The elders said that the plant administration was bound under an agreement to pay surface rent to the people on whose collective land the plant had been built, but no dues had been paid to the people since 1992. The agreement also included providing 80% of the jobs in the plant to local people, which the elders said was also being violated.
Greece: The Supreme Court of Greece has ordered the Heracles' General Cement Company, a subsidiary of Lafarge, to pay the residents of Agia Marina, Halkida Euro78,000 as compensation for pollution from its cement plant.
The court upheld the settlement's arguments that the cement plant had failed
to adhere to the environmental terms in its operating licence in order to avoid the relevant costs and refused to take measures for the proper maintenance and modernisation of its facilities. They said this resulted in all outdoor areas in the village being covered in a layer of cement dust up to 1.2cm thick, including the nearby coastline.
The village residents had originally sued for a total of Euro1.14m but the court awarded the residents a much lower sum, even though it found that the company's omissions fully justified their claim to moral damages resulting from their deprivation of environmental benefits and the threat to their health from exposure to environmental pollution.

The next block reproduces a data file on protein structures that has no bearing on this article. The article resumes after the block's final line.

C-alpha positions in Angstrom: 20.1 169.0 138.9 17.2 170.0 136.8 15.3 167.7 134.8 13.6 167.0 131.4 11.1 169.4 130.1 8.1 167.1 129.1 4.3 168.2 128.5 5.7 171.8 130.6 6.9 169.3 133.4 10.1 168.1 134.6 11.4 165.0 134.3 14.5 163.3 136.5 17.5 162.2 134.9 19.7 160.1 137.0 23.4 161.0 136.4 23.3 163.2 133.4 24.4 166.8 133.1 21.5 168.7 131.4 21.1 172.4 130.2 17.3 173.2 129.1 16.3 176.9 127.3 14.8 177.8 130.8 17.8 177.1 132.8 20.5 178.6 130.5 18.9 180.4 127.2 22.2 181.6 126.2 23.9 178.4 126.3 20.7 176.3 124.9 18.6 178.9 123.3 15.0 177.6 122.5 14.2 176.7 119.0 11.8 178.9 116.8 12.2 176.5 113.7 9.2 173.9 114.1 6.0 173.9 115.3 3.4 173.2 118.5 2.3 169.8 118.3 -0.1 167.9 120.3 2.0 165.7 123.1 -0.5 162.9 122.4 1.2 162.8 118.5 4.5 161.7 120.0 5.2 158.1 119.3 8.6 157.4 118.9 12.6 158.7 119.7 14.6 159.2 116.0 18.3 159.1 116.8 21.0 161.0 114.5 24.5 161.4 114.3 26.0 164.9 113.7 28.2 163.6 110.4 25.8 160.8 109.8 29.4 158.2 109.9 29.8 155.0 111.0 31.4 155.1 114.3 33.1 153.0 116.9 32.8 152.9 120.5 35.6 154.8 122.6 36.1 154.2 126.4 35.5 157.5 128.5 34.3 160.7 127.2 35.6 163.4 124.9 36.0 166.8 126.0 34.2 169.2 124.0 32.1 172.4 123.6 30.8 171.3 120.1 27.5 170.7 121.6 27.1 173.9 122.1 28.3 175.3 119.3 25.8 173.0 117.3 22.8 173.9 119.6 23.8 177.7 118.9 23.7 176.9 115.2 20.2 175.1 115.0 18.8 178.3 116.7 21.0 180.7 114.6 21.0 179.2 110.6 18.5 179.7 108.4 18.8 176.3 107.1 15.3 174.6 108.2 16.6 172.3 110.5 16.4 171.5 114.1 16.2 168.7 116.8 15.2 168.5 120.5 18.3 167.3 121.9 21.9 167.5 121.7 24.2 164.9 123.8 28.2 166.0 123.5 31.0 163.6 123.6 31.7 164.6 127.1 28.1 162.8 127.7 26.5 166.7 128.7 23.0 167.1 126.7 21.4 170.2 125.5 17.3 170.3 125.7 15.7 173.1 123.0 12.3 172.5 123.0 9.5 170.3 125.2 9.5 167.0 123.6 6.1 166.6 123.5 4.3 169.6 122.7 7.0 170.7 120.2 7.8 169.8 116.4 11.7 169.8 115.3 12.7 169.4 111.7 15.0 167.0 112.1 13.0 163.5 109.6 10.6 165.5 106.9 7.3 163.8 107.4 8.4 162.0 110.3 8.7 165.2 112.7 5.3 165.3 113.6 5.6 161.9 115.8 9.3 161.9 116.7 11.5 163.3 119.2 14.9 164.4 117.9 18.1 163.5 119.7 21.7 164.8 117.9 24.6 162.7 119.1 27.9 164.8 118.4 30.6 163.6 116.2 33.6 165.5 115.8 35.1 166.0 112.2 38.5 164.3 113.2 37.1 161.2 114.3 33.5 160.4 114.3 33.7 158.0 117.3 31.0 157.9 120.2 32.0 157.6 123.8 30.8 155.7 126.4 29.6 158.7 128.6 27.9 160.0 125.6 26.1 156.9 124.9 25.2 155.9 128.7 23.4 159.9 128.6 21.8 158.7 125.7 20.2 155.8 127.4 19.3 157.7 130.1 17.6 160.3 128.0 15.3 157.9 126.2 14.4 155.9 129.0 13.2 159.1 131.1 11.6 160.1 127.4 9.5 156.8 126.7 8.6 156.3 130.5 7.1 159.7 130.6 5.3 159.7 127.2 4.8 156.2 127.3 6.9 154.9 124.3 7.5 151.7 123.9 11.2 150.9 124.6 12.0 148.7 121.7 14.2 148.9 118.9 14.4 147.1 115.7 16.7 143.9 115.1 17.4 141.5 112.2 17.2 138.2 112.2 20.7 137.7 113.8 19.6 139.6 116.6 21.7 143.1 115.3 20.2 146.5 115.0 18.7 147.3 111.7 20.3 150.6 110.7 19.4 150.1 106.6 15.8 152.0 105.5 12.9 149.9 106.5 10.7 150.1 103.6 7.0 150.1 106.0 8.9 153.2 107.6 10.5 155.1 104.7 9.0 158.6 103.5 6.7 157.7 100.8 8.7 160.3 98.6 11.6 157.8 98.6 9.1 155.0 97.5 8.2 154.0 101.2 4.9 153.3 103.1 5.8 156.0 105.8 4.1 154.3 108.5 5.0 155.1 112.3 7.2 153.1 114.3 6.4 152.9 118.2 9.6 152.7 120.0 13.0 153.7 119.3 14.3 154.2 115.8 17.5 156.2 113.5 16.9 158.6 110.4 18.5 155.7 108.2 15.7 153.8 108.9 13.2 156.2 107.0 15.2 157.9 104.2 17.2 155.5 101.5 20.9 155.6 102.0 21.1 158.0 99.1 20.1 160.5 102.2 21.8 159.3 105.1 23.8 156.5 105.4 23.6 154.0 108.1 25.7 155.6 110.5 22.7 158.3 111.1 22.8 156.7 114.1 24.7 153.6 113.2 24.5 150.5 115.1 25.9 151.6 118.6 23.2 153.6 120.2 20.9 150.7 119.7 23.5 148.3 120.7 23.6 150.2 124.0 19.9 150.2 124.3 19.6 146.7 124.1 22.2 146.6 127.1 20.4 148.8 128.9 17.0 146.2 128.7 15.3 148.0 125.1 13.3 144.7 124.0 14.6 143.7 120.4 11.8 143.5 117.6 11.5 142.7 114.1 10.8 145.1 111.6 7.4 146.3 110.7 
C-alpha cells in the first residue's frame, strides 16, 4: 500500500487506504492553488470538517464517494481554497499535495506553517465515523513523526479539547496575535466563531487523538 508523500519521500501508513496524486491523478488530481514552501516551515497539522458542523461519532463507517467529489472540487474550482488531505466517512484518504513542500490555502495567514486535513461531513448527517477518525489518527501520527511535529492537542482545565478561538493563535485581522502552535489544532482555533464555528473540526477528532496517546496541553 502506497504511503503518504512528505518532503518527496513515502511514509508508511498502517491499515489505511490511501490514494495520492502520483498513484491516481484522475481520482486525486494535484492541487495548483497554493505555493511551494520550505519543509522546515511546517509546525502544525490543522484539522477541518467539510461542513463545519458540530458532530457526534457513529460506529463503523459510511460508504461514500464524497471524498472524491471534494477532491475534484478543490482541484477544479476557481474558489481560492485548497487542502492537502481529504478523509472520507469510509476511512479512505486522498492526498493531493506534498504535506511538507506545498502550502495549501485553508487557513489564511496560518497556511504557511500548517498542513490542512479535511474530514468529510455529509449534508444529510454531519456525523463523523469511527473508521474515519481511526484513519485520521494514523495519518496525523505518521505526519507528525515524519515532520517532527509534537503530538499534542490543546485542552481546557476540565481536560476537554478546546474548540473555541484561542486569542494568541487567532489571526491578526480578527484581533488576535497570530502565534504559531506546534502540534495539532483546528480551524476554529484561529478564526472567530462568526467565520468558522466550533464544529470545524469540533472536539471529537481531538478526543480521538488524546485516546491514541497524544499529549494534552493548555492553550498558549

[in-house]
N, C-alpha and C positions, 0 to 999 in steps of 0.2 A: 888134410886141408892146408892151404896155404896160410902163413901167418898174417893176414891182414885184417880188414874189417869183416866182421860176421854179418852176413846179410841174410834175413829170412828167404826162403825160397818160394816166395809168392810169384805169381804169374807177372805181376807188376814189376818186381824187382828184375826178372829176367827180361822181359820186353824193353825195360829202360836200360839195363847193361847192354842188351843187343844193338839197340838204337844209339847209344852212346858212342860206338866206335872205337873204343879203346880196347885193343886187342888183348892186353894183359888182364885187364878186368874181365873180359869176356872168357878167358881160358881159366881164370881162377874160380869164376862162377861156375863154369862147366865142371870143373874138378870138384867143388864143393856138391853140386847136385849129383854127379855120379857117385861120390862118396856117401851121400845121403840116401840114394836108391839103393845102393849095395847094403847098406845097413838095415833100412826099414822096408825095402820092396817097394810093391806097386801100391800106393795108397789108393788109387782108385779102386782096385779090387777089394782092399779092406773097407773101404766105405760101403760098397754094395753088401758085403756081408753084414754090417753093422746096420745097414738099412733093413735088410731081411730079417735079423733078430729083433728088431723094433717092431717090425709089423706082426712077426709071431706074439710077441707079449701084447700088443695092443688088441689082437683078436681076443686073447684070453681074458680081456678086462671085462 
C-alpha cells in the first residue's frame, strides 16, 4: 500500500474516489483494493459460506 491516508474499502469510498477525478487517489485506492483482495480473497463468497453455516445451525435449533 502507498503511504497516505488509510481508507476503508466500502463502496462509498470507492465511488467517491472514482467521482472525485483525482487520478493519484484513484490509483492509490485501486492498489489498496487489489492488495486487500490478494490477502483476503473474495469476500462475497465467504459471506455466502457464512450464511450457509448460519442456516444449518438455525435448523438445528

India: The State Pollution Control Board (SPCB) of Odisha has issued a show cause notice to UltraTech Cement plants at Arda village, Kirmira, for violating pollution norms and asked the company to respond within 15 days as to why action should not be taken against it.
Residents of the areas surrounding the Ultratech plant have complained that white dust released by the plant is causing health hazard. Regional Officer of SPCB, Mukesh Mahalinga, said that the show cause notice was issued after an SPCB team inspected the plant and its surrounding areas on 5 – 10 December 2013. He said that if the company management fails to submit a satisfactory explanation for the non-functioning of an dust metre in the plant, action will be taken against it.
China: The city of Beijing will ban the construction of new oil refining, steel, cement and thermal power plants as well as the expansion of existing projects, in accordance with the government's latest policy document aimed at tackling air pollution.